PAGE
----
According to the Manufacturer and User Facility Device Experience (MAUDE) database, 55 adverse events have been associated with stair-climbing wheelchairs (Product Code IMK). As is well known, the MAUDE database is a voluntary system for physicians, and as such it greatly underreports incidents. Some of the injuries reported to MAUDE include:
A man “sustained fractures to his right side tibia and fibula when his foot slipped off the foot plate and he caught it and his leg under the device while driving out a doorway into his back yard.”
- A person “sustained fractures to both femurs, requiring hospitalization and surgery.”
- A “user appears to have sustained a broken left leg, broken nose, and was transported to hospital by ambulance.”
- “The user sustained an injury to her elbow which required surgery.”
It is very important to note that fractures can be extremely debilitating and even life-threatening to elderly patients.
Although the FDA has listed special controls (performance tests) that manufacturers of stair-climbing wheelchairs would have to meet for the device to be cleared under the 510(k) pathway, these tests are not nearly as rigorous as pre-market approval (PMA) reviews. In addition, the 510(k) pathway does not include inspections to ensure quality control. In light of the serious injuries users of this device have sustained, as well as the possibility of greater disability or death, and the fact that the patients involved are among our nation’s most vulnerable men, women, and children, stair-climbing wheelchairs should remain a class III device and require a PMA.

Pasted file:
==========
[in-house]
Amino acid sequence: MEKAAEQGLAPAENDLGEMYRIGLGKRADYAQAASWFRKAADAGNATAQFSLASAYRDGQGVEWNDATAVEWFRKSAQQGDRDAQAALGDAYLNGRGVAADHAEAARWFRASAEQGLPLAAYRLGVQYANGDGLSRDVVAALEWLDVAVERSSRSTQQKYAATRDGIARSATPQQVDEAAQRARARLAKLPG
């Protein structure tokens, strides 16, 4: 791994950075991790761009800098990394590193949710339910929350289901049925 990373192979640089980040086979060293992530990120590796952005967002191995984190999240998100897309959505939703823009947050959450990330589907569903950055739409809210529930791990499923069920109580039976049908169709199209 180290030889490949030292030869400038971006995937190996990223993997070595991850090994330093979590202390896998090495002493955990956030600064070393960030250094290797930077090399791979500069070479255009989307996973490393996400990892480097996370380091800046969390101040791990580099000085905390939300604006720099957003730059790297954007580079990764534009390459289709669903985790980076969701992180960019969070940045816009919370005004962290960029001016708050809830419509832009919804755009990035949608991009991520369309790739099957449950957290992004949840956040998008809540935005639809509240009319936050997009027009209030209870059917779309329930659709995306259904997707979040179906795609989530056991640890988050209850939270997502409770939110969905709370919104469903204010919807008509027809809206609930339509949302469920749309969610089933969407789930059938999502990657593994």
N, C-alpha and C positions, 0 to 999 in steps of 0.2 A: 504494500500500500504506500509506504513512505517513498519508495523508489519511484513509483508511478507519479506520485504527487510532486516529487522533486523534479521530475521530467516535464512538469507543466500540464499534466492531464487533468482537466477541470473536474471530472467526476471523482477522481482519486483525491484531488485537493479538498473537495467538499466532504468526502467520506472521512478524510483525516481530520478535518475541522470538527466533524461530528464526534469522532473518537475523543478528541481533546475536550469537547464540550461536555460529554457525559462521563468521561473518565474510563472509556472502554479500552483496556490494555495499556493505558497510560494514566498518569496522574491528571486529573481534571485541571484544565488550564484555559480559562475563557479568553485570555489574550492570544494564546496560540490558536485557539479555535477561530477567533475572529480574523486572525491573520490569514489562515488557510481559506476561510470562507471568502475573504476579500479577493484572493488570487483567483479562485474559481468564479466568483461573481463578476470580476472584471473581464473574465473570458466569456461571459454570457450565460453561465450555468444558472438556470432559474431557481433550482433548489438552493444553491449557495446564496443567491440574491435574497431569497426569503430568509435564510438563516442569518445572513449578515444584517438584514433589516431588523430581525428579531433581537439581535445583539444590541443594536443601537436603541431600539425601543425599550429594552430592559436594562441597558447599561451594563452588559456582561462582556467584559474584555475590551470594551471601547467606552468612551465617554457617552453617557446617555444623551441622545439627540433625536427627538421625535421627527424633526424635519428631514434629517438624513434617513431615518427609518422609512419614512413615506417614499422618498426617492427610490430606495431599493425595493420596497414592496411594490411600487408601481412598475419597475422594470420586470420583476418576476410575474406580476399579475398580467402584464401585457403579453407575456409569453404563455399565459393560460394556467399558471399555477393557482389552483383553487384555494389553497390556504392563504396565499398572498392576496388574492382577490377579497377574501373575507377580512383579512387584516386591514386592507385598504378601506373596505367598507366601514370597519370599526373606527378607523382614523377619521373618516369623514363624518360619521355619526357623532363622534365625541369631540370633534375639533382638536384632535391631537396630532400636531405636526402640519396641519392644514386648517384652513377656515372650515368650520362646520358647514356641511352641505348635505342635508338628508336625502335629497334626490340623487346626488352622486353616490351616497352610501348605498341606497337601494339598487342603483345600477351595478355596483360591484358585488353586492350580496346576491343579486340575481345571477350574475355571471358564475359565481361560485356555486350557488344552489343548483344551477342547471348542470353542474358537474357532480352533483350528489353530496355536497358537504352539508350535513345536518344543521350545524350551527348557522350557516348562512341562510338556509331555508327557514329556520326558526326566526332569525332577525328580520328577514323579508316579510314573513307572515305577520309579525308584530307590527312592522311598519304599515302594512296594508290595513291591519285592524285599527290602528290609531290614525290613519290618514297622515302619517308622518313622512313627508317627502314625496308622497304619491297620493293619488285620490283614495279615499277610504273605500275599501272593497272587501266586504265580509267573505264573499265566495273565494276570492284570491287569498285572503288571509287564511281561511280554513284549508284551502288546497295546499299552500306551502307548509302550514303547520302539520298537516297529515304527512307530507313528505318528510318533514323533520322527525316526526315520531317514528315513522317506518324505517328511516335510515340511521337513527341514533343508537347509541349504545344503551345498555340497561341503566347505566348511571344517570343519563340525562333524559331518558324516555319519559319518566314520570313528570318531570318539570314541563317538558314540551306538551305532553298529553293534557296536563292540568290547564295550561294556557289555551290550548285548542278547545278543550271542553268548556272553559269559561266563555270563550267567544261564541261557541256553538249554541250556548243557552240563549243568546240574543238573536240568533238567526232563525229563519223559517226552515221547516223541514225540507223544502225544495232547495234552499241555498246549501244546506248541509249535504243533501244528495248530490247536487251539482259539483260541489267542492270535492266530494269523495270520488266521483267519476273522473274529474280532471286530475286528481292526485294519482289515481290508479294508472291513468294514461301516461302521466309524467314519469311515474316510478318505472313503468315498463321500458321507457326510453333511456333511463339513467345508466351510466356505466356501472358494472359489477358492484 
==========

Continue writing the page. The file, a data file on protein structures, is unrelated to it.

Stair-climbing wheelchairs can provide better mobility to patients than standard wheelchairs but FDA needs to assure that the stair-climbing wheelchairs are as safe as possible. To do so requires them to be correctly categorized as the high risk devices that they are (class III) and be reviewed through the more rigorous PMA process.
American Medical Student Association
Annie Appleseed Project
Connecticut Center for Patient Safety
National Consumers League
National Research Center for Women & Families
The National Consumer Voice for Quality-Long Term Care
Center for Science and Democracy, Union of Concerned Scientists
 Food and Drug Administration Medical & Radiation Emitting Device Recalls (June 5, 2010). Class 2 Recall of the iBOT 40000 Mobility System Battery pack. Recall number Z-17755-2010.
 Food and Drug Administration’s Manufacturer and User Facility Device Experience (MAUDE) database (report received 11/25/2009). Catalog Number IT004709.
 Food and Drug Administration’s Manufacturer and User Facility Device Experience (MAUDE) database (report received 10/7/2009). Catalog Number IT004051.
 Food and Drug Administration’s Manufacturer and User Facility Device Experience (MAUDE) database (report received 11/26/2008). Catalog Number IT004061.
 Food and Drug Administration’s Manufacturer and User Facility Device Experience (MAUDE) database (report received 10/9/2007). Catalog Number IT004021.